By Mike Steely
Here and there around Knox County are several noted buildings that many people pass without knowing the story behind the structures. There are lots of early structures that have a unique beginning and have survived the years to be used for many different purposes.
The Fountain City Building, the Emporium Building on North Gay Street, and the Candoro Building in Vestal are great examples of these historic structures. These three structures are among the many historic homes and buildings that continue to be in use, many restored or renovated for occupancy or businesses.
The Fountain City Building
It’s at the corner of North Broadway and Hotel Avenue in Fountain City and today houses Fountain City Finance and Re/Max Preferred Property. From 1890 until 1905, the Fountain Head or Fountain City Building was the center of travel in Fountain City. The building was the station for the “Dummy Line,” a trolley that brought people from Knoxville to the Fountain City Camp Grounds, springs and hotel. The six-mile trip began at the Old Grey Cemetery and ended at what is now the Fountain City Park. At the peak of popularity the little railroad served about 10,000 passengers each day.
The Fountain Head Building was also used as a medical office, a bank, and the office of a stone mason who builtseveral buildings including the First Baptist Church of Fountain City. It also has housed a barber Shop, a Five and Dime, a Post Office, Furniture Store and a White Grocery Store.
Jack Anyx, President of Fountain City Finance, explains that the original building on the corner of Broadway and Hotel Street was wooden and burned about 1941. It was replaced with the current building, built of rough-hewn marble. He said that Fountain City Finance, Edward Jones Financial and ReMax Preferred Properties now occupy the building, adding that the Wallace Barber Shop once occupied where the Edward Jones office is and that Country Music Star Roy Acuff learned to play music there.
The Emporium Building
Built in 1898 by the Sterchi Brothers, founders of Sterchi Furniture and Sterchi Dairy Farm, the Emporium is a grand structure that serves as the hub of the revitalized 100 Block of North Gay Street.
The building is unique in more ways than one. Not only did it serve as the headquarters of the large Sterchi chain but it and other buildings along the block are actually now entered on what was originally their second floors. When the railroad next door became a traffic problem for the increasing number of cars and trucks a bridge was constructed and the street elevated to meet the bridge.
The Emporium is now home to the Arts and Cultural Alliance, The Tennessee Stage Company, Circle Modern Dance, Foothills Craft Guild, HoLa Hora Latina, African American Appalachian Arts, and Knoxville Symphony Orchestra. It also houses several art studios.
The Emporium Center is available for rent for special functions such as weddings and receptions. You can call (865) 523-7543 for information or visit their web site at www.knoxalliance.com.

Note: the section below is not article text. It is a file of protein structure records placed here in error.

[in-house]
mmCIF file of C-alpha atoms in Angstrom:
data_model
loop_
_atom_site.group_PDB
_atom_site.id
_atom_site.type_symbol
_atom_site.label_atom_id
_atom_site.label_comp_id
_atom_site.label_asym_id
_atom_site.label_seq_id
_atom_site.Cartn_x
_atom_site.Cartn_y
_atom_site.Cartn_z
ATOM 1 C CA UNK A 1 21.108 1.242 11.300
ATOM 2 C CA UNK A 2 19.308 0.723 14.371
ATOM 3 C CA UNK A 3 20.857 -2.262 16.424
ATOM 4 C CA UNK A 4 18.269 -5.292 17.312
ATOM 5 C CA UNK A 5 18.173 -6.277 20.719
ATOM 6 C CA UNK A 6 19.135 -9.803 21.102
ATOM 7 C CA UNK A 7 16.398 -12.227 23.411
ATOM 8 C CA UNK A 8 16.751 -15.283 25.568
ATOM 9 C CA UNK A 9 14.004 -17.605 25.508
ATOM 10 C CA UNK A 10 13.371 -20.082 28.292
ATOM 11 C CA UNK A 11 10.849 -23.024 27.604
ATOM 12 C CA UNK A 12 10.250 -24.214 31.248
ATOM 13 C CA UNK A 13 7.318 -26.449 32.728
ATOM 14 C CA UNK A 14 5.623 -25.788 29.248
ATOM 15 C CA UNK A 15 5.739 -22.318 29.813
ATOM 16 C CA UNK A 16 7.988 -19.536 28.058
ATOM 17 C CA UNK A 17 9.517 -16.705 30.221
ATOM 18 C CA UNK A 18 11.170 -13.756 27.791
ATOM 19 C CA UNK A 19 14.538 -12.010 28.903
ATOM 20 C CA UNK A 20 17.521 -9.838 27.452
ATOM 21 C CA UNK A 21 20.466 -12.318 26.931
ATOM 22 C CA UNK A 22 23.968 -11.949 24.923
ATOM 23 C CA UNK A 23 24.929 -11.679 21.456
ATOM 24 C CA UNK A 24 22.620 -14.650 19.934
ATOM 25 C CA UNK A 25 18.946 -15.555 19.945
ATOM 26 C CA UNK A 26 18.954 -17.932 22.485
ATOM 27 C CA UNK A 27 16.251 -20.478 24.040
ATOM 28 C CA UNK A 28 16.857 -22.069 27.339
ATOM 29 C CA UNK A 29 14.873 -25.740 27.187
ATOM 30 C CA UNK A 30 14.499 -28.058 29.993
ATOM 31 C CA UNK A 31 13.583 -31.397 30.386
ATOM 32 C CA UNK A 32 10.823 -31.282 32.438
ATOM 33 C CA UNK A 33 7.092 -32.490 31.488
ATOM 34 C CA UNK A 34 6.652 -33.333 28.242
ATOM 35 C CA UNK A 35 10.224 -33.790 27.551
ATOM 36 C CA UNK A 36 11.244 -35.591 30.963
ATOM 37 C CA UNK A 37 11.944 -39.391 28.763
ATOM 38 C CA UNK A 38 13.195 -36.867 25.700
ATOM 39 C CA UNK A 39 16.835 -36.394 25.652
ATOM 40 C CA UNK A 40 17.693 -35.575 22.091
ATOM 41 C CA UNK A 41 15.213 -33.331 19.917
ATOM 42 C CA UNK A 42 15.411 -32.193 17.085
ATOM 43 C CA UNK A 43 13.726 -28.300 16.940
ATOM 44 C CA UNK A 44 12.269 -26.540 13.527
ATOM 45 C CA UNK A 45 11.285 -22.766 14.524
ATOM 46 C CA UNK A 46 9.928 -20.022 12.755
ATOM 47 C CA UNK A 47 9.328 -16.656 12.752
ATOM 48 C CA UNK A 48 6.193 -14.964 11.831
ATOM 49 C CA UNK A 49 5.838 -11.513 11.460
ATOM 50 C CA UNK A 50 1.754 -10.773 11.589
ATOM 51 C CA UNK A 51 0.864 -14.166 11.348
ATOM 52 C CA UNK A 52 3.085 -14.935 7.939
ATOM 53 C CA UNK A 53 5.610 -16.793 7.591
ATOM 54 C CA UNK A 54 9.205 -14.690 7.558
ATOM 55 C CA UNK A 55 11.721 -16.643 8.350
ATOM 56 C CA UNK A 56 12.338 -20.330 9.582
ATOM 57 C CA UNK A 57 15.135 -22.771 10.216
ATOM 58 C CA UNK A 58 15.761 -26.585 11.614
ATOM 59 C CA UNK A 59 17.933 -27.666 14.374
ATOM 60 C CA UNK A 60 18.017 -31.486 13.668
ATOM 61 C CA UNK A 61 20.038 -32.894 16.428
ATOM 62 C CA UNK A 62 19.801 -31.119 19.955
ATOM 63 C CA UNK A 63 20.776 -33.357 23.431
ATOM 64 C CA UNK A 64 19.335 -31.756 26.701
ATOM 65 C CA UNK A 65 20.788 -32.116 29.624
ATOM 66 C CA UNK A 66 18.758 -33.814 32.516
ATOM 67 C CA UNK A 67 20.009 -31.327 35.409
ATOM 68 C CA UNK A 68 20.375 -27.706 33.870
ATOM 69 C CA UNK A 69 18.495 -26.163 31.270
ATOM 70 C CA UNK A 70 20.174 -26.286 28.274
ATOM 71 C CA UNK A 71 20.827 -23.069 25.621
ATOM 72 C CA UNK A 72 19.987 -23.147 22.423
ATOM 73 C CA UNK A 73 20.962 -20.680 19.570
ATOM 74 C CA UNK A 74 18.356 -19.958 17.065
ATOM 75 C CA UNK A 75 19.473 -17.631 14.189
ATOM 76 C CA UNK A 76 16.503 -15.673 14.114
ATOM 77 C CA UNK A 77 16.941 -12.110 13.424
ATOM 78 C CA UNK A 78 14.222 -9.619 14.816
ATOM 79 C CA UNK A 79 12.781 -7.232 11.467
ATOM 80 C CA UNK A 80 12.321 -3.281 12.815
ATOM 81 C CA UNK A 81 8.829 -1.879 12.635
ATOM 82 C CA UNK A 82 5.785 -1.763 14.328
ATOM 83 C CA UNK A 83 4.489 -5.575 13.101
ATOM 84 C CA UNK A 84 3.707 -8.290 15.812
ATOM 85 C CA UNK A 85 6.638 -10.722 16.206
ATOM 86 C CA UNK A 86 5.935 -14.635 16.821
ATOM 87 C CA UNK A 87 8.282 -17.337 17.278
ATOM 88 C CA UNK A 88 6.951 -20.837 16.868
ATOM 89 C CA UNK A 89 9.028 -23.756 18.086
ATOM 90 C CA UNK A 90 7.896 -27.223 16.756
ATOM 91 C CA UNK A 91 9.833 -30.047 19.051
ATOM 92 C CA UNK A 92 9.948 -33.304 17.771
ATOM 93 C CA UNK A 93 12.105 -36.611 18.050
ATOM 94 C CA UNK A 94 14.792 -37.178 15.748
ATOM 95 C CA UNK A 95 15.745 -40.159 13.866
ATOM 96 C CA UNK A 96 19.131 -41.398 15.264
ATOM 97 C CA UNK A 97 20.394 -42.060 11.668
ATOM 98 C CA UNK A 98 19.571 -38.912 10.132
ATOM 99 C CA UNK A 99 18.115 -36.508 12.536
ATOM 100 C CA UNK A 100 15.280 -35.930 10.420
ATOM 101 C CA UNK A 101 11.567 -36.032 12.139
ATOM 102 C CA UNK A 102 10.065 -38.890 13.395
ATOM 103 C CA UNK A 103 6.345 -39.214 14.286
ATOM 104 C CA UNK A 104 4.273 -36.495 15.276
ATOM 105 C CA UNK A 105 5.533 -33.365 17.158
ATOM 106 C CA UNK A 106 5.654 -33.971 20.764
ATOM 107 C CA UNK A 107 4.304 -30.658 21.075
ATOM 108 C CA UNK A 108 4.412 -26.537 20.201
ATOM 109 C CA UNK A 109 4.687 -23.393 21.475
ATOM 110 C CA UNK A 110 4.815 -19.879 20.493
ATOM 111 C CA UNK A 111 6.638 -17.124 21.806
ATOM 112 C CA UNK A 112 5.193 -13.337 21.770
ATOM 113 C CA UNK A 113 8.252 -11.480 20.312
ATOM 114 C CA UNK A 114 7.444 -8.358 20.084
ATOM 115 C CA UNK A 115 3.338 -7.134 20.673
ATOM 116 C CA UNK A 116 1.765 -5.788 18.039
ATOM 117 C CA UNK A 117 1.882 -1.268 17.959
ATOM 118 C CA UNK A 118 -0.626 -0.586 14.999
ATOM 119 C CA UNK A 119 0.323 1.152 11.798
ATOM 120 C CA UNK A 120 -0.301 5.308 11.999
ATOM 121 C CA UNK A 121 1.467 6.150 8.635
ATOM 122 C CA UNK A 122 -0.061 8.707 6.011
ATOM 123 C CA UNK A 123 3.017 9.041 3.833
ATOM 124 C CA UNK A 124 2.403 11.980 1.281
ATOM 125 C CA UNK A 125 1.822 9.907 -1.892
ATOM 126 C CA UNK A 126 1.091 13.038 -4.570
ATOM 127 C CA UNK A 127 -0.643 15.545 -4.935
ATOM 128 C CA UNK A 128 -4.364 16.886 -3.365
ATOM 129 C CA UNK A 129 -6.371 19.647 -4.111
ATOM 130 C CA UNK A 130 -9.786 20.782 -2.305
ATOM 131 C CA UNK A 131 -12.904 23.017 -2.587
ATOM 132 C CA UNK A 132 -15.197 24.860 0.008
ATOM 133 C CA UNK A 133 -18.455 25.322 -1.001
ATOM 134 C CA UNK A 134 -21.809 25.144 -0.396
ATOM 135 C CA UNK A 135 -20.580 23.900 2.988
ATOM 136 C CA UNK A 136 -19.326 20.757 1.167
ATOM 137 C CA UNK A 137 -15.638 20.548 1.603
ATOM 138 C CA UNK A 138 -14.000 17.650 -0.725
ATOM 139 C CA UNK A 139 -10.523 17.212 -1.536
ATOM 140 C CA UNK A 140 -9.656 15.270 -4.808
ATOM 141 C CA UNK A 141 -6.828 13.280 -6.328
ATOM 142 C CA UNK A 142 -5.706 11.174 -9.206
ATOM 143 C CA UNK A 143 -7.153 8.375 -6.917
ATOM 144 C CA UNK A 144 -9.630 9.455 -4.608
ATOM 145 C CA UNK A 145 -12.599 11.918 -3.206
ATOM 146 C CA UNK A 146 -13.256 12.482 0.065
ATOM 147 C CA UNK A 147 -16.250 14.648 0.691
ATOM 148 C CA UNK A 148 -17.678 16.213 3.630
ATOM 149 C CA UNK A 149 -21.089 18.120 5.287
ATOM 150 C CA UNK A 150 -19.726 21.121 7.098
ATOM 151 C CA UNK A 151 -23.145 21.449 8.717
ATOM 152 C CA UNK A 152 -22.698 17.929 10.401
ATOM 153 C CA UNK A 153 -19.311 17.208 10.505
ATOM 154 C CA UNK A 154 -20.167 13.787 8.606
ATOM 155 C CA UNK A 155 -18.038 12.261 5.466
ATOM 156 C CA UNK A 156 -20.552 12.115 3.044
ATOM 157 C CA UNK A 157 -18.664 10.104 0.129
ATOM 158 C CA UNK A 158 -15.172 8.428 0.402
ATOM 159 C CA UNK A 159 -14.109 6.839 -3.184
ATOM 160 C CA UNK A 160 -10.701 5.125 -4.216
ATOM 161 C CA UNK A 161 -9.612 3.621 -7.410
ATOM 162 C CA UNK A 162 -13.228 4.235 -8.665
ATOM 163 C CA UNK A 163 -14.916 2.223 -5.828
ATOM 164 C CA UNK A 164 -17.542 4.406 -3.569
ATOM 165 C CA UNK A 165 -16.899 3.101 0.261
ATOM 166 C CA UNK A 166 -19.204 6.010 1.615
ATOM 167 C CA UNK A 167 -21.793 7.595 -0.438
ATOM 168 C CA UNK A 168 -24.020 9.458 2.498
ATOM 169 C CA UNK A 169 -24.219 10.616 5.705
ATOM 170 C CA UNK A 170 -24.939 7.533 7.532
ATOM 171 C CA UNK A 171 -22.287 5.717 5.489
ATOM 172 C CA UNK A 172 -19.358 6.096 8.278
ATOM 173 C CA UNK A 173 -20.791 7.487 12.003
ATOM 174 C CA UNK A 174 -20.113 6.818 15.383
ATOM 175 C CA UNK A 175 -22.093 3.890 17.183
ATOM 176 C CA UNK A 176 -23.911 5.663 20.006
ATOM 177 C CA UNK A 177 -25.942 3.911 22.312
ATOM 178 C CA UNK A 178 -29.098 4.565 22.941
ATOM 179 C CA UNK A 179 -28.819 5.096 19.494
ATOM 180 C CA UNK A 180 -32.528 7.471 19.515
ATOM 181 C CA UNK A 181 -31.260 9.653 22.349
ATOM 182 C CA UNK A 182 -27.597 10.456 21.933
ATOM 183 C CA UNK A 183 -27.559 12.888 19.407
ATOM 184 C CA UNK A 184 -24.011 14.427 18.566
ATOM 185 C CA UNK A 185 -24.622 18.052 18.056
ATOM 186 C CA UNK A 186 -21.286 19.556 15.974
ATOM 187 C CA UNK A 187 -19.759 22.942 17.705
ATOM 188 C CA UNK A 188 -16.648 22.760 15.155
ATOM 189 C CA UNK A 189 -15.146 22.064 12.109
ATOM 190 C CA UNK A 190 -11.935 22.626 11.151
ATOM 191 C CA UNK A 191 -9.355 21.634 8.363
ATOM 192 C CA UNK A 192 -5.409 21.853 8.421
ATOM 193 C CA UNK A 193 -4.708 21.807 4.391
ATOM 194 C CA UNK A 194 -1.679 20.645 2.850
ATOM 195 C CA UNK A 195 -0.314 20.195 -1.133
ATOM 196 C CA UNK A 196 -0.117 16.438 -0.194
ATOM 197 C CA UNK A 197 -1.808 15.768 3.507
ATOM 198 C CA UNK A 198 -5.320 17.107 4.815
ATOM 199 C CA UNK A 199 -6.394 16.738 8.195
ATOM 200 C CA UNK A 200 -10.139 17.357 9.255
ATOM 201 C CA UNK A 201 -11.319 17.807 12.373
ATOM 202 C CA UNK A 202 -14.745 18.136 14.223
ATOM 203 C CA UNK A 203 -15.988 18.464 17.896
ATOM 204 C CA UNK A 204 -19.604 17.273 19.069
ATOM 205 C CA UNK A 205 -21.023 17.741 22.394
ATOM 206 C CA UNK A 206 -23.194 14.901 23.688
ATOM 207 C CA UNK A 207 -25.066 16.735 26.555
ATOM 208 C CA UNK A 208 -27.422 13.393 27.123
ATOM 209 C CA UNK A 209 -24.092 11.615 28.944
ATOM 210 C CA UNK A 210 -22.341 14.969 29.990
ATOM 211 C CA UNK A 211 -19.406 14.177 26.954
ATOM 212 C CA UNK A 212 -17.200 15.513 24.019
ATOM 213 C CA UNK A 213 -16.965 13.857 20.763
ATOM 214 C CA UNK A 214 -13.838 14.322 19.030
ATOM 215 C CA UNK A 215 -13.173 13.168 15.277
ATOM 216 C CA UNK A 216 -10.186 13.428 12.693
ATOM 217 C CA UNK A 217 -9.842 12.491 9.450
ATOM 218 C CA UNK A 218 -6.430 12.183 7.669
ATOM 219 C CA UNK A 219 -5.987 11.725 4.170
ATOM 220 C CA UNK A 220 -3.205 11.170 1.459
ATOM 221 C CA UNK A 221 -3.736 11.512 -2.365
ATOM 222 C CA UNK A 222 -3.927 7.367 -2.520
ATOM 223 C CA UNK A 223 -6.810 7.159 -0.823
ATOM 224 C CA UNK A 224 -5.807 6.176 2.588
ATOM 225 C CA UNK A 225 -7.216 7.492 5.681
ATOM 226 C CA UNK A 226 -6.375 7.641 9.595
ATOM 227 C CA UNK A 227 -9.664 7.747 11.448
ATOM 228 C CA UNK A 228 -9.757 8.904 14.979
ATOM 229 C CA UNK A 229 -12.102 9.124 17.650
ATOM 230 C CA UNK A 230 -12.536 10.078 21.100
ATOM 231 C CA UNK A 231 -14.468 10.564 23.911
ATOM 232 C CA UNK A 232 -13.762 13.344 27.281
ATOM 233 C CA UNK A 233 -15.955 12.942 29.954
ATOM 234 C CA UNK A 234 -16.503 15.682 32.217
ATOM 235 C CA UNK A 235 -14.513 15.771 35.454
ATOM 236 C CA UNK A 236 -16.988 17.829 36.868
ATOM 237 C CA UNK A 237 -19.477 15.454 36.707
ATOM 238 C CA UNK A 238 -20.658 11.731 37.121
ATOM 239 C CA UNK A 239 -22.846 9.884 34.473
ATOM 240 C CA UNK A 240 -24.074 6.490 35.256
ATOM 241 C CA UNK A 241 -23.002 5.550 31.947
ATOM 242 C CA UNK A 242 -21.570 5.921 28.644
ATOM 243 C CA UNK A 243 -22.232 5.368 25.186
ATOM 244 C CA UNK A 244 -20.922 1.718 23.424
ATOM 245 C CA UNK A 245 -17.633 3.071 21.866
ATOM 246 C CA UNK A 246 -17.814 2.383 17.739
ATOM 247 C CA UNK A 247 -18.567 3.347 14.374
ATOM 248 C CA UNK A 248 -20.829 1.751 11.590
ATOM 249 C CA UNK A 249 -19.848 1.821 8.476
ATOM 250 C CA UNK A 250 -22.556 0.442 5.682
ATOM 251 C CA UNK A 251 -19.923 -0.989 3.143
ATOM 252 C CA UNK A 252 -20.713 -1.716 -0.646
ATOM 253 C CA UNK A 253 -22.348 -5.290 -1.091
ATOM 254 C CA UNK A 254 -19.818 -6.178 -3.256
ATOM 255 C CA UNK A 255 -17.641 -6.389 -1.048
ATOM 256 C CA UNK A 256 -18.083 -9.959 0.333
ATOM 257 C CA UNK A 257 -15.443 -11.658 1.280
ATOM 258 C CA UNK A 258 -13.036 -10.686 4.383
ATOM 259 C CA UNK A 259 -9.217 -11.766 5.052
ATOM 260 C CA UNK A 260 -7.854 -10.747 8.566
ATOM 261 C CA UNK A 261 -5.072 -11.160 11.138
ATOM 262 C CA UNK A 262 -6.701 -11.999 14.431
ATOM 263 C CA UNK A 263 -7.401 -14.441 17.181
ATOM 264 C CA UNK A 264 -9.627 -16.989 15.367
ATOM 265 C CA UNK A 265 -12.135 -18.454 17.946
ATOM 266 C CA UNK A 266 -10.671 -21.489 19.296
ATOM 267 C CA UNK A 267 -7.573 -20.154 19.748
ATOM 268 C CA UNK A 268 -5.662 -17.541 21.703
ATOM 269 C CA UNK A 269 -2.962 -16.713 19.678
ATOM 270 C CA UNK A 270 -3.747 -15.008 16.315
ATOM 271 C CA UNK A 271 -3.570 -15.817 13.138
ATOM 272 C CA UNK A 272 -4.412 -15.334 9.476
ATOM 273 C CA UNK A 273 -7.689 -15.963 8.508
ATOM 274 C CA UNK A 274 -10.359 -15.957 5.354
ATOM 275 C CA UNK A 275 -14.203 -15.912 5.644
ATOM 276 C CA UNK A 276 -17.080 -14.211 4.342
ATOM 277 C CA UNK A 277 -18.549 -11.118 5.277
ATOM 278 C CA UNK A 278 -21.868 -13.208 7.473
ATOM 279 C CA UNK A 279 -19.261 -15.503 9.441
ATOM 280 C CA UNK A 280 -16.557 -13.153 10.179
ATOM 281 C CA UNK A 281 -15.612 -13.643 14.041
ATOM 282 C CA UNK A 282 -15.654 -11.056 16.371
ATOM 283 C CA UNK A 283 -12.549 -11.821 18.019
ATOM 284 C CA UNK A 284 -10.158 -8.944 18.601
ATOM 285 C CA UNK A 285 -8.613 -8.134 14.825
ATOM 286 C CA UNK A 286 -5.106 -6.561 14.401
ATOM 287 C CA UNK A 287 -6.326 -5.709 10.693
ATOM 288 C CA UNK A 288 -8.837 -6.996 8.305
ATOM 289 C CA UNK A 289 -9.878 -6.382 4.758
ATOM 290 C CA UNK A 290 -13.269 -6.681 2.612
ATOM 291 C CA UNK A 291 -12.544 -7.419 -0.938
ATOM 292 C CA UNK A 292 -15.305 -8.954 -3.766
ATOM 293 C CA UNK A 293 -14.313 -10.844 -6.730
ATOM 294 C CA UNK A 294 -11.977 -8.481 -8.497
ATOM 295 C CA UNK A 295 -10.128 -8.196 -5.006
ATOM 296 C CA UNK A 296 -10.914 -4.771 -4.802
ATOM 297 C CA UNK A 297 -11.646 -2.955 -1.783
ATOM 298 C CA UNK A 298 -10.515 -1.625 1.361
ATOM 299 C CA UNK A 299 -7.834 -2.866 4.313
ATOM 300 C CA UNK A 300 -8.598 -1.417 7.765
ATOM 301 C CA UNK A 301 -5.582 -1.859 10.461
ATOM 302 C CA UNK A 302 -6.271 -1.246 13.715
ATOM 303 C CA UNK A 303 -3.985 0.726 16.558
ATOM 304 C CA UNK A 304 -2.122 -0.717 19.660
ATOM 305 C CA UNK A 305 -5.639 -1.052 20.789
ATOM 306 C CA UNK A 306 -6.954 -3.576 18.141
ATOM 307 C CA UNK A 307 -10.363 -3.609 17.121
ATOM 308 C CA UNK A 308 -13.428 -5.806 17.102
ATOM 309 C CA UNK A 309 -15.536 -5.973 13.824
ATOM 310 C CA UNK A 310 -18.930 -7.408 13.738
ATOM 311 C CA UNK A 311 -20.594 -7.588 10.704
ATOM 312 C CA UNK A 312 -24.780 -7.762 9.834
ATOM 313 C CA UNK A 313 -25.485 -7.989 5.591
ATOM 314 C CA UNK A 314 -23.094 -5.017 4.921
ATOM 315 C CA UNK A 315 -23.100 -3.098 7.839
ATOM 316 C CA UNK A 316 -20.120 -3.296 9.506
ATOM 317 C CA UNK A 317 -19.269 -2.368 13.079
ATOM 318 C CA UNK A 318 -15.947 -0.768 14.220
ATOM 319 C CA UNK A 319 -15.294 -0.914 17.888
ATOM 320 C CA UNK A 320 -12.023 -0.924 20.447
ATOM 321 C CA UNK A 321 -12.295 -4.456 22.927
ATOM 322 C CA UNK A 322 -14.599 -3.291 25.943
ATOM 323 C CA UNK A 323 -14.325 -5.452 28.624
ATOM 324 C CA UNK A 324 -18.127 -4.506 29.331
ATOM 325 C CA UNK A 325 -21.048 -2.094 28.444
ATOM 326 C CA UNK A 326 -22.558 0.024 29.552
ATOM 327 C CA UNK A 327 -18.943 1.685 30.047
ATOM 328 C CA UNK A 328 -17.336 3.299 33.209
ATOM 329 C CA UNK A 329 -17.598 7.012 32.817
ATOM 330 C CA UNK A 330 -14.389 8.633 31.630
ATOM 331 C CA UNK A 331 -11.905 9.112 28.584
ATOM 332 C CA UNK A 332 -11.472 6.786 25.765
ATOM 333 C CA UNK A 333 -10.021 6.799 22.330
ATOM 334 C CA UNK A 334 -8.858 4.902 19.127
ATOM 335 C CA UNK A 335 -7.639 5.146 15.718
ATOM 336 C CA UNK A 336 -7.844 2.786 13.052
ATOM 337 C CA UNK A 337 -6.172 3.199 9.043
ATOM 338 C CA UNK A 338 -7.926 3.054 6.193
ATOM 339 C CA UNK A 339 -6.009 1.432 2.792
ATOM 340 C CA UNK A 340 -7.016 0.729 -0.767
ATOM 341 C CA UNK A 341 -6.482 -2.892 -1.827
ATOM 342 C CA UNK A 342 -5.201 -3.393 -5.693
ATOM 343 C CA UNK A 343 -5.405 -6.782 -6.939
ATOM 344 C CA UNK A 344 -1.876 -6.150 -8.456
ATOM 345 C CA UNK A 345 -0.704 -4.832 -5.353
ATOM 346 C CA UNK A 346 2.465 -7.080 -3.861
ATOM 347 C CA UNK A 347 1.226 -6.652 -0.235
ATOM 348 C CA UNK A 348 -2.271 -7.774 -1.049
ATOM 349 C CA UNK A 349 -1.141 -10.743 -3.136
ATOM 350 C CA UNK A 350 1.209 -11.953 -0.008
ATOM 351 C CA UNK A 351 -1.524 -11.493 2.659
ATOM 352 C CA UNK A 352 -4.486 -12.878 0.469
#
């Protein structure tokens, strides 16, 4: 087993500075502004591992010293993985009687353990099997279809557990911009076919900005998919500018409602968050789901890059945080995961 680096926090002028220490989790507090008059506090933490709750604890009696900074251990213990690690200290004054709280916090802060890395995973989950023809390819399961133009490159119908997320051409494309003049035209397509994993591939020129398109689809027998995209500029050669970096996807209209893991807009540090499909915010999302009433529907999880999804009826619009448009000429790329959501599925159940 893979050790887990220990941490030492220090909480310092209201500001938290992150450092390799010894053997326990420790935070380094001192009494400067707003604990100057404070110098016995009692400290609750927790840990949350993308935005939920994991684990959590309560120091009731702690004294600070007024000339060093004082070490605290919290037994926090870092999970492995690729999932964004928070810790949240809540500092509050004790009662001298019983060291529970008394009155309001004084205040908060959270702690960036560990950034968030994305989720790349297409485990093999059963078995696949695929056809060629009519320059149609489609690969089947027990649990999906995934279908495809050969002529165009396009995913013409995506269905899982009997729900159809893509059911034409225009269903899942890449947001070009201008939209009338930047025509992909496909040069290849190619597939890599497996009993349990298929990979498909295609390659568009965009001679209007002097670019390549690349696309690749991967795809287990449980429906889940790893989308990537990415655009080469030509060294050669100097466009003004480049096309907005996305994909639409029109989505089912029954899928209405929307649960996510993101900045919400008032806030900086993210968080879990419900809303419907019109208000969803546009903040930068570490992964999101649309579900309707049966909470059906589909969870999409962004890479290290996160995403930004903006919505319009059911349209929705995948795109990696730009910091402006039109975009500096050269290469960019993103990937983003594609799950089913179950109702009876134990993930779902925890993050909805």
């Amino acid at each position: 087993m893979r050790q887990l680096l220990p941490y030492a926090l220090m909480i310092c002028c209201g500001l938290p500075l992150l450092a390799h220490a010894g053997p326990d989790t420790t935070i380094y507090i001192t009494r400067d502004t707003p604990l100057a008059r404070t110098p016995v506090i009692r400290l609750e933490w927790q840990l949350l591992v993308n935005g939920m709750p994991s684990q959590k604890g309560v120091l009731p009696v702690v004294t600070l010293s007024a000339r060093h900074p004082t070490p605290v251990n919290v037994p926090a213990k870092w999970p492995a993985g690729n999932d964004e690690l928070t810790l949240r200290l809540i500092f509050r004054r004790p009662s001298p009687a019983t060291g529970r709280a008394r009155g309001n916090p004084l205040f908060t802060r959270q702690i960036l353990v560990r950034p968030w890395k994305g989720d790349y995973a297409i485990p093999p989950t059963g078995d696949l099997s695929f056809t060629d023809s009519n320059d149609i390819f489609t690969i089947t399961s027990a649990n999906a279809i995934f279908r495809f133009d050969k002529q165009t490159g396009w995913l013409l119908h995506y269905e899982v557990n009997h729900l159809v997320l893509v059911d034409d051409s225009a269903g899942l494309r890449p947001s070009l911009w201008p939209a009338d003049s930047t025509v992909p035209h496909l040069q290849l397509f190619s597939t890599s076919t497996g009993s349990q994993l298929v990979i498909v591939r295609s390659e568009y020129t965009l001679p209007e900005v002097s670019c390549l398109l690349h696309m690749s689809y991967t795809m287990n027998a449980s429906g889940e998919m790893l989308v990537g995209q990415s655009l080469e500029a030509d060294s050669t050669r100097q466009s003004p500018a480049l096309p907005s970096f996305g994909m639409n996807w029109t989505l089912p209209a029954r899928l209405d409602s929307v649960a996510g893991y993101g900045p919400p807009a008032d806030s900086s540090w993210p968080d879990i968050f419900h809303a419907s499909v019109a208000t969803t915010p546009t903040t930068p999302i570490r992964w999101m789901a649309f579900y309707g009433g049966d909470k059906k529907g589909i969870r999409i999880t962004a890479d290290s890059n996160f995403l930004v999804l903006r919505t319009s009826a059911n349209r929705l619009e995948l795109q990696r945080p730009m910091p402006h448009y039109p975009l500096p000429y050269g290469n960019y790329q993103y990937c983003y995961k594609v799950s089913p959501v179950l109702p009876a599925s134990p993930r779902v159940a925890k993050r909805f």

The Candoro Marble Works
Candoro Marble Works Showroom was built in 1923 by famed Knoxville builder Charles Barber and features an entrance hall made of East Tennessee pink marble. The floor is of black and white marble tile. Four marble columns, created by Italian-born carver Albert Milani, are at the garage.
The word “Candoro” come from the letters of the owners Craig, Anderson, and Rogers. The building is currently under renovation and normally would house special events. It will be available again in June. It was added to the National Register of Historic Places in 1996.
The marble operation there stopped in 1982 and the South Knox Heritage preservation group purchased the building. The Vestal neighborhood now uses the building to host the annual “Vestival” each May.
The notable building is located just off of Maryville Pike (State Highway 33) along Candoro Road. For years the facility finished marble from various sites owned by the John J. Craig Company including stone from quarries near Concord and Friendsville.
Marble from the Knoxville and East Tennessee area became so popular and profitable that the city was once known as “Marble City.”
While these three buildings survived and there are many structures that are in danger of being demolished or left to the ravages of time and weather.
Historic structures in danger
There are many, many other structures in Knox County that are noteworthy. Several are being, or have been, restored and today house businesses, offices and homes. Knox Heritage publishes an annual list of the “Fragile Fifteen” properties and also annually recognizes those people and companies for their effort in preserving property. The current Fragile Fifteen includes the Fort Sanders Neighborhood, the Eugenia Williams House, The Tennessee Supreme Court Building, the Isaac Anderson Cabin, Pryor Brown Garage, The French Broad Corridor, the Legg-England House, Kern’s Bakery, Standard Knitting Mill, several UT buildings, the Magnolia Avenue Corridor, various Historic School Buildings, Knoxville College, The H. E. Christenberry Houses, and the Lloyd Branson House.
You can follow the list of endangered property at the Knox Heritage website at www.knoxheritage.org.